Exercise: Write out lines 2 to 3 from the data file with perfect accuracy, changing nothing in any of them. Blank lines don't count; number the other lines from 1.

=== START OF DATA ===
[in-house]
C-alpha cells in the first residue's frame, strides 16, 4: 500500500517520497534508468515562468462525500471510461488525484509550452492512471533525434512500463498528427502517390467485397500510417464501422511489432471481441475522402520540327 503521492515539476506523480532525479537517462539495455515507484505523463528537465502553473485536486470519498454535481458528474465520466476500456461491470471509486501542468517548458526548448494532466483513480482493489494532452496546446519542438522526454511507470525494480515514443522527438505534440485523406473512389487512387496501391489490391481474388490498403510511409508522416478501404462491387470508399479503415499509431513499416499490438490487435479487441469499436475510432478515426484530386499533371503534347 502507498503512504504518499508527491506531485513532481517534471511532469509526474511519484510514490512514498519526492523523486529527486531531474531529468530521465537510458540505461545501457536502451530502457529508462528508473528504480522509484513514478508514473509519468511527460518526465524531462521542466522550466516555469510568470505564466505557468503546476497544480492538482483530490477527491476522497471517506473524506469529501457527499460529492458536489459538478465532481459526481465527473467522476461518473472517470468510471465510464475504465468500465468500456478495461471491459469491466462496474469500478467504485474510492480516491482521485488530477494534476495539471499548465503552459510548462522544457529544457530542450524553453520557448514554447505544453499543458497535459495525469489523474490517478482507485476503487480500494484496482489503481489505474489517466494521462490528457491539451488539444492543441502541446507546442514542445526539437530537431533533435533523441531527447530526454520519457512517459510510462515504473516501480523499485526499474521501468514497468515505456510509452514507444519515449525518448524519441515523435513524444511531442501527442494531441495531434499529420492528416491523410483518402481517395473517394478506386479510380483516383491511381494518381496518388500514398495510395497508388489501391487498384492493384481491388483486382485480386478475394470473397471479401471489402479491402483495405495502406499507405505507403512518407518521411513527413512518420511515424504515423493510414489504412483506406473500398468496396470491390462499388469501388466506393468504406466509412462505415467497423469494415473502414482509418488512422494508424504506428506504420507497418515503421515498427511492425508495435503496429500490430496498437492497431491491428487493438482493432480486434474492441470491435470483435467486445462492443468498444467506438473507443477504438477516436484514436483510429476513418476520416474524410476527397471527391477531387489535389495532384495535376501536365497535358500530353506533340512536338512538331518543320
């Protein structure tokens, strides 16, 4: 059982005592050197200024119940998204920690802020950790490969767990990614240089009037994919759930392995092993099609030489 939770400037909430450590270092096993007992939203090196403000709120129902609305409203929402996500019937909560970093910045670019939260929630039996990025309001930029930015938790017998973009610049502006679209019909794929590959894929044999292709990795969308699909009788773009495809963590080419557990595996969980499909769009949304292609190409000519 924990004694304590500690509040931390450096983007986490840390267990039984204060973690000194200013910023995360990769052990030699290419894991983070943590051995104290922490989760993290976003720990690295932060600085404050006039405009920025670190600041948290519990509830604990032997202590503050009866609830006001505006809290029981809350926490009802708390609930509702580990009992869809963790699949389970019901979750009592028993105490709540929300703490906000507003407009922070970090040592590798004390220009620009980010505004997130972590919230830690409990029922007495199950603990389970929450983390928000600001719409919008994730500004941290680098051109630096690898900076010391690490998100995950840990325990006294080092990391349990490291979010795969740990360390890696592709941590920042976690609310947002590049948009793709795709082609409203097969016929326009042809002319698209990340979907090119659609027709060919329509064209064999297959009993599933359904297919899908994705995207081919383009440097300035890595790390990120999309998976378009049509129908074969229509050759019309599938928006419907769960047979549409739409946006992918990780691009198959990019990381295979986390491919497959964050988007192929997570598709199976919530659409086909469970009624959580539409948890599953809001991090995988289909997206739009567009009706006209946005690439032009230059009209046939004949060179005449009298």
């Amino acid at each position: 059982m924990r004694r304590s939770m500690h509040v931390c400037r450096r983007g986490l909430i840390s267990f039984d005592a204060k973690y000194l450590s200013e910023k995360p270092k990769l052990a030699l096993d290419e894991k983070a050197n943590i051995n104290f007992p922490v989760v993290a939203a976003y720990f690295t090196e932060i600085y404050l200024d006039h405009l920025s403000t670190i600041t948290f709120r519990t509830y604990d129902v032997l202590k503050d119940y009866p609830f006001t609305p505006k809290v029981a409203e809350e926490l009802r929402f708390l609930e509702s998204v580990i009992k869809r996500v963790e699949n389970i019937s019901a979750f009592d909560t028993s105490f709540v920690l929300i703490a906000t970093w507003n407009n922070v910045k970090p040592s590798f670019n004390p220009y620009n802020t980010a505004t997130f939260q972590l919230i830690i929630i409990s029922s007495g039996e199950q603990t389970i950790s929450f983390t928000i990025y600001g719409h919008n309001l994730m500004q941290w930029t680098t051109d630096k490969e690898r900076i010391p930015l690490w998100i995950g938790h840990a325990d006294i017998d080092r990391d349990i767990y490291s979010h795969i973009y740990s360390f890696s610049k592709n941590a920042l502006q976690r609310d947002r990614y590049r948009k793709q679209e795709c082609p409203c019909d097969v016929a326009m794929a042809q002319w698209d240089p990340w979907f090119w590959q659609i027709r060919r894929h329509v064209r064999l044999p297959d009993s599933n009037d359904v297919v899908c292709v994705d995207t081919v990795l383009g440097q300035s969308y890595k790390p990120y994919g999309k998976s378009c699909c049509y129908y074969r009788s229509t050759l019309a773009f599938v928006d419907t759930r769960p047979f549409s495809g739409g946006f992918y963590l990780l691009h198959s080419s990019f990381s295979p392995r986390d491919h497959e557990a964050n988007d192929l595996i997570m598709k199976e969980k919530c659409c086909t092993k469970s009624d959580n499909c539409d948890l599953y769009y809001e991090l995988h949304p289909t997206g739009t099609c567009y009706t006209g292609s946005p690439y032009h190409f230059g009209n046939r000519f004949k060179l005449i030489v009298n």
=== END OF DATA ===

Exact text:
C-alpha cells in the first residue's frame, strides 16, 4: 500500500517520497534508468515562468462525500471510461488525484509550452492512471533525434512500463498528427502517390467485397500510417464501422511489432471481441475522402520540327 503521492515539476506523480532525479537517462539495455515507484505523463528537465502553473485536486470519498454535481458528474465520466476500456461491470471509486501542468517548458526548448494532466483513480482493489494532452496546446519542438522526454511507470525494480515514443522527438505534440485523406473512389487512387496501391489490391481474388490498403510511409508522416478501404462491387470508399479503415499509431513499416499490438490487435479487441469499436475510432478515426484530386499533371503534347 502507498503512504504518499508527491506531485513532481517534471511532469509526474511519484510514490512514498519526492523523486529527486531531474531529468530521465537510458540505461545501457536502451530502457529508462528508473528504480522509484513514478508514473509519468511527460518526465524531462521542466522550466516555469510568470505564466505557468503546476497544480492538482483530490477527491476522497471517506473524506469529501457527499460529492458536489459538478465532481459526481465527473467522476461518473472517470468510471465510464475504465468500465468500456478495461471491459469491466462496474469500478467504485474510492480516491482521485488530477494534476495539471499548465503552459510548462522544457529544457530542450524553453520557448514554447505544453499543458497535459495525469489523474490517478482507485476503487480500494484496482489503481489505474489517466494521462490528457491539451488539444492543441502541446507546442514542445526539437530537431533533435533523441531527447530526454520519457512517459510510462515504473516501480523499485526499474521501468514497468515505456510509452514507444519515449525518448524519441515523435513524444511531442501527442494531441495531434499529420492528416491523410483518402481517395473517394478506386479510380483516383491511381494518381496518388500514398495510395497508388489501391487498384492493384481491388483486382485480386478475394470473397471479401471489402479491402483495405495502406499507405505507403512518407518521411513527413512518420511515424504515423493510414489504412483506406473500398468496396470491390462499388469501388466506393468504406466509412462505415467497423469494415473502414482509418488512422494508424504506428506504420507497418515503421515498427511492425508495435503496429500490430496498437492497431491491428487493438482493432480486434474492441470491435470483435467486445462492443468498444467506438473507443477504438477516436484514436483510429476513418476520416474524410476527397471527391477531387489535389495532384495535376501536365497535358500530353506533340512536338512538331518543320
């Protein structure tokens, strides 16, 4: 059982005592050197200024119940998204920690802020950790490969767990990614240089009037994919759930392995092993099609030489 939770400037909430450590270092096993007992939203090196403000709120129902609305409203929402996500019937909560970093910045670019939260929630039996990025309001930029930015938790017998973009610049502006679209019909794929590959894929044999292709990795969308699909009788773009495809963590080419557990595996969980499909769009949304292609190409000519 924990004694304590500690509040931390450096983007986490840390267990039984204060973690000194200013910023995360990769052990030699290419894991983070943590051995104290922490989760993290976003720990690295932060600085404050006039405009920025670190600041948290519990509830604990032997202590503050009866609830006001505006809290029981809350926490009802708390609930509702580990009992869809963790699949389970019901979750009592028993105490709540929300703490906000507003407009922070970090040592590798004390220009620009980010505004997130972590919230830690409990029922007495199950603990389970929450983390928000600001719409919008994730500004941290680098051109630096690898900076010391690490998100995950840990325990006294080092990391349990490291979010795969740990360390890696592709941590920042976690609310947002590049948009793709795709082609409203097969016929326009042809002319698209990340979907090119659609027709060919329509064209064999297959009993599933359904297919899908994705995207081919383009440097300035890595790390990120999309998976378009049509129908074969229509050759019309599938928006419907769960047979549409739409946006992918990780691009198959990019990381295979986390491919497959964050988007192929997570598709199976919530659409086909469970009624959580539409948890599953809001991090995988289909997206739009567009009706006209946005690439032009230059009209046939004949060179005449009298």